Spencer Tracy. Melodrama. Social problems. Guess Who’s Coming To Dinner. Inherit The Wind. Judgment At Nuremberg. And Bad Day At Black Rock. No one portrayed morality, ethics, and decency like Spencer Tracy. And in those other films, his character was believable. The problem with Bad Day At Black Rock is that it simply is a film that has no clue what it’s about, and its hero, John J. Macreedy (Tracy)- a one-armed World War Two vet, is simply too good and powerful, almost to the point of being superhuman. The short (81 minutes) 1955 film, shot in Cinemascope color is a hybrid of the Western modernized, the film noir Westernized, the urban social problem film desertized, the melodrama bowdlerized, the exploitative B film given an A cast, and the psychodrama simplified.
The acting is not bad, but the film is paper-thin in its construction of characters. Since it is a film with a righteously indignant Spencer Tracy, the viewer knows no harm will ever come to him, so the film’s suspense and excitement are shot from the moment we see his character debarking from a sleek, modern train. Although filmed in 1954, the action is set in 1945, just a month or so after the end of World War Two. The film is notable as possibly the first mention of the Japanese-American internment camps (called within a ‘relocation center’). Tracy plays a version of the character later immortalized by Clint Eastwood in his trilogy of films about The Man With No Name. Macreedy has a sketchy past, and only near the film’s end do we find out the purpose for his trip is to give a medal won by a Japanese man’s son, whom he served with in Italy, and who saved his life, to the father. He soon finds out that the father, Komoko Smith, is dead, his house burnt down, and body buried nearby.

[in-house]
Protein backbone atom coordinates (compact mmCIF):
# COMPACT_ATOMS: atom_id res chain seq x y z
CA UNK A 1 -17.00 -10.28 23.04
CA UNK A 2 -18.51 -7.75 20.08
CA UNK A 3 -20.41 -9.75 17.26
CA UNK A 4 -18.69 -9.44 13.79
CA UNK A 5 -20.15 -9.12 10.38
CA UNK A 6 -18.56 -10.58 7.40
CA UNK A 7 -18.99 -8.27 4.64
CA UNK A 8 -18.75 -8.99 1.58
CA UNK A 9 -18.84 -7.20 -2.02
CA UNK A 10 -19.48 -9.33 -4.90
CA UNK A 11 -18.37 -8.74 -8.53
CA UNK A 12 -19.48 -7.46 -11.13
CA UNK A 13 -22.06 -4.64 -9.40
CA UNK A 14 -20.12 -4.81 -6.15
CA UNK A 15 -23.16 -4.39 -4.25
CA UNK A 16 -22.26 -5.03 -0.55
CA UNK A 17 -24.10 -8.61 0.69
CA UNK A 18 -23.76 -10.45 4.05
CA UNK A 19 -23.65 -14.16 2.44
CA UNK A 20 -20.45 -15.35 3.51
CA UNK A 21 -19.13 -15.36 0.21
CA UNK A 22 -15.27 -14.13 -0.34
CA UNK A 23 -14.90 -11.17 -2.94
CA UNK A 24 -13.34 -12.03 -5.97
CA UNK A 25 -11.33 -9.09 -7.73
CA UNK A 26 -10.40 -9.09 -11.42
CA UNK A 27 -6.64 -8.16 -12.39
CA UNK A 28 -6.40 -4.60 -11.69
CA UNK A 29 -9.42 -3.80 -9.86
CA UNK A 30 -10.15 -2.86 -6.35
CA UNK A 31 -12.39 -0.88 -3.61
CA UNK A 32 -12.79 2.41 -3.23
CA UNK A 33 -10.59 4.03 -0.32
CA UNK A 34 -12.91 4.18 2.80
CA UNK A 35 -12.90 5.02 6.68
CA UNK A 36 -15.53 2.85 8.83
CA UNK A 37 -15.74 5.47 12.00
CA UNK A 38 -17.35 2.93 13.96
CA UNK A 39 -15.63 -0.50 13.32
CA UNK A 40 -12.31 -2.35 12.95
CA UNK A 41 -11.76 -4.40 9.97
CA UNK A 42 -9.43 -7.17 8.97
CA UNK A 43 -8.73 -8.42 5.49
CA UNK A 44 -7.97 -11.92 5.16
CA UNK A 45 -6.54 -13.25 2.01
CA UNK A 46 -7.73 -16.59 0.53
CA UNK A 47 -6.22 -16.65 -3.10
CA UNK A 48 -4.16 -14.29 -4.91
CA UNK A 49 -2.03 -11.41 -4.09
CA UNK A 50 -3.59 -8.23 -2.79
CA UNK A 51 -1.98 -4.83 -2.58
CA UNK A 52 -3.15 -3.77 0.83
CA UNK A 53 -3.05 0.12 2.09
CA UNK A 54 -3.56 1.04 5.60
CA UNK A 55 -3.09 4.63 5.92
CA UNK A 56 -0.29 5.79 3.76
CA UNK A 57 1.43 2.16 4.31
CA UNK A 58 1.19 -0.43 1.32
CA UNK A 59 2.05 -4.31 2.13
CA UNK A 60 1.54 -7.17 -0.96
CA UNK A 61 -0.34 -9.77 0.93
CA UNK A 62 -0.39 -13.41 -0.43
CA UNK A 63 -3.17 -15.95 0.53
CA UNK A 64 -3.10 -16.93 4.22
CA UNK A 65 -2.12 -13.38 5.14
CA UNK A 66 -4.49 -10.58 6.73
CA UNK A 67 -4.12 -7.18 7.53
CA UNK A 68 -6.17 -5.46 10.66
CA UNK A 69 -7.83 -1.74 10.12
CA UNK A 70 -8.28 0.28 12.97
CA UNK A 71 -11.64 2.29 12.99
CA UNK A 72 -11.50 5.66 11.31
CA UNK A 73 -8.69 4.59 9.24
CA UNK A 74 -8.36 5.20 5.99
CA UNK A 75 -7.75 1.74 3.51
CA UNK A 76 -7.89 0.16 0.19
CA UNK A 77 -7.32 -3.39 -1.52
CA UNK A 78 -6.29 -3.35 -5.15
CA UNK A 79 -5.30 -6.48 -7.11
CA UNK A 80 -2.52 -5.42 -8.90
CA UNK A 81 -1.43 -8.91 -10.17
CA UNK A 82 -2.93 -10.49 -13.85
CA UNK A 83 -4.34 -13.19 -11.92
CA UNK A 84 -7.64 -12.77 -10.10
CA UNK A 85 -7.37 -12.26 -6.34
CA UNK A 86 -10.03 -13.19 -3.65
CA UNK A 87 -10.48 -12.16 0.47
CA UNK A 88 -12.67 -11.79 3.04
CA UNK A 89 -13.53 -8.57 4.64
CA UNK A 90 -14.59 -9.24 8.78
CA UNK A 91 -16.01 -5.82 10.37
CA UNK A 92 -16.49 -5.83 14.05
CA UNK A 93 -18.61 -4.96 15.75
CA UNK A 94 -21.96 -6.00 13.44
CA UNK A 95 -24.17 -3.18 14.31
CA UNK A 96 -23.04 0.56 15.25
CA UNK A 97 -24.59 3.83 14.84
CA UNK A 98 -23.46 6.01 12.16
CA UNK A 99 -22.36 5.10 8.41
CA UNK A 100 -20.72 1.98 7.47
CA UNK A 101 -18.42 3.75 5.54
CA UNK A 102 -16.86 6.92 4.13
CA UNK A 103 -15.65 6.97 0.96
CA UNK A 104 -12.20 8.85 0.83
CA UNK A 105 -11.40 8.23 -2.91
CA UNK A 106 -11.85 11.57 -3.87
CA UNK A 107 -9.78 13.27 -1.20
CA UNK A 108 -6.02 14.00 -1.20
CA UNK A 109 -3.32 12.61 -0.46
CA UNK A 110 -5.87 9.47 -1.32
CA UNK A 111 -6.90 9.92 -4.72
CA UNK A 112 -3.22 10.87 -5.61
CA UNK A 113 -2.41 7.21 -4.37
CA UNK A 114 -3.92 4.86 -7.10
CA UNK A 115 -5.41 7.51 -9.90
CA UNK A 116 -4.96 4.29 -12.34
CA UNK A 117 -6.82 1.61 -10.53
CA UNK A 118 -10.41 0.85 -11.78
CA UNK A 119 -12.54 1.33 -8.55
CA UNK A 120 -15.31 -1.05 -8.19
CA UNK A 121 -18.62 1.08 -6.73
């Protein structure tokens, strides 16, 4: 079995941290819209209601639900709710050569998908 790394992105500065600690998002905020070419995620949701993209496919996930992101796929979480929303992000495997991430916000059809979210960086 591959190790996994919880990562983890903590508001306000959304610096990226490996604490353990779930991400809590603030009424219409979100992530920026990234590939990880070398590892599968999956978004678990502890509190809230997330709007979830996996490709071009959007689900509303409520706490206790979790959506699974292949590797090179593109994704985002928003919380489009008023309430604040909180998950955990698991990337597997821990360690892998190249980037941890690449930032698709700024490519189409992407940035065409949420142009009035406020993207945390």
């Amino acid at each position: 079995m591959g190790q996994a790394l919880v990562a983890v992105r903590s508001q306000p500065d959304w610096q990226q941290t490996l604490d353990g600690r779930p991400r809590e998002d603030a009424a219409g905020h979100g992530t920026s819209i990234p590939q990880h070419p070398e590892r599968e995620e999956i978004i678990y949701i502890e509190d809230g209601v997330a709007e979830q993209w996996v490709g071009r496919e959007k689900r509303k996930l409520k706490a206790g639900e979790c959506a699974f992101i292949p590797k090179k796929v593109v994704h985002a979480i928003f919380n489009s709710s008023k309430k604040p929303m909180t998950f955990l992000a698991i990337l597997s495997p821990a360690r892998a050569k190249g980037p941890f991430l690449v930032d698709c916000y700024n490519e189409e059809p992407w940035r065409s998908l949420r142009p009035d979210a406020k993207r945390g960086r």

The small town, only a couple of dozen folks are visible, is inhabited mainly by machismo-soaked idiots, such as Coley Trimble (Ernest Borgnine), Hector David (Lee Marvin), and Pete Wirth (John Ericson), thugs with little in the way of gray matter, who are somehow controlled by the most powerful man in town, Reno Smith (Robert Ryan), who seems to have connections extending to large cities as far away as Los Angeles and Phoenix, and acts as if he is a Mojave Desert Godfather. There are dissenters, such as the town’s doctor, Doc (Walter Brennan), and the town’s drunkard sheriff, Tim Horn (Dean Jagger), but they seem to be the old guard, whose opinions and worth are next to nothing. They know of how Smith led his thugs, after a round of drinking after Pearl Harbor was bombed, to torment Komoko, which ended with the Japanese man set afire and shot by Smith. Now, the others covered it up, while Doc and Tim stayed silent. Also silent was Pete’s sister, Liz (Anne Francis), who seems to be, or have been, romantically involved with Smith. After a series of confrontations with his goons, including an almost unbelievable scene where the small, one-armed Macreedy easily disposes of Trimble, after Trimble has goaded him to a fight, the truth about Komoko Smith’s murder comes out, and young Pete joins Macreedy, Doc, and later, Tim, in getting Macreedy out of town so he can report the killing to the authorities. Naturally, there is a double-cross. Pete trusts Liz to help him help Macreedy, but she drives him straight into a trap set by Smith. Smith shoots and kills Liz, then tries to shoot Macreedy, who has ducked behind her jeep. There, unbelievably, in the dark and with one arm, he uses a liquor bottle to get gas from the jeep’s tank, fashion a Molotov cocktail with his tie, and then, in the dark, hurl it perfectly at a rock Smith is behind, so it explodes, and sets Smith on fire, in an ironic end to his life of crime. Macreedy then hauls Smith, and the dead Liz, back to town, where Doc and Tim have jailed Smith’s goons. Completing the circularity of the film, Macreedy leaves town on the same train he entered it, after giving Doc Komoko’s son’s medal, a symbol that the town can use in its renewal.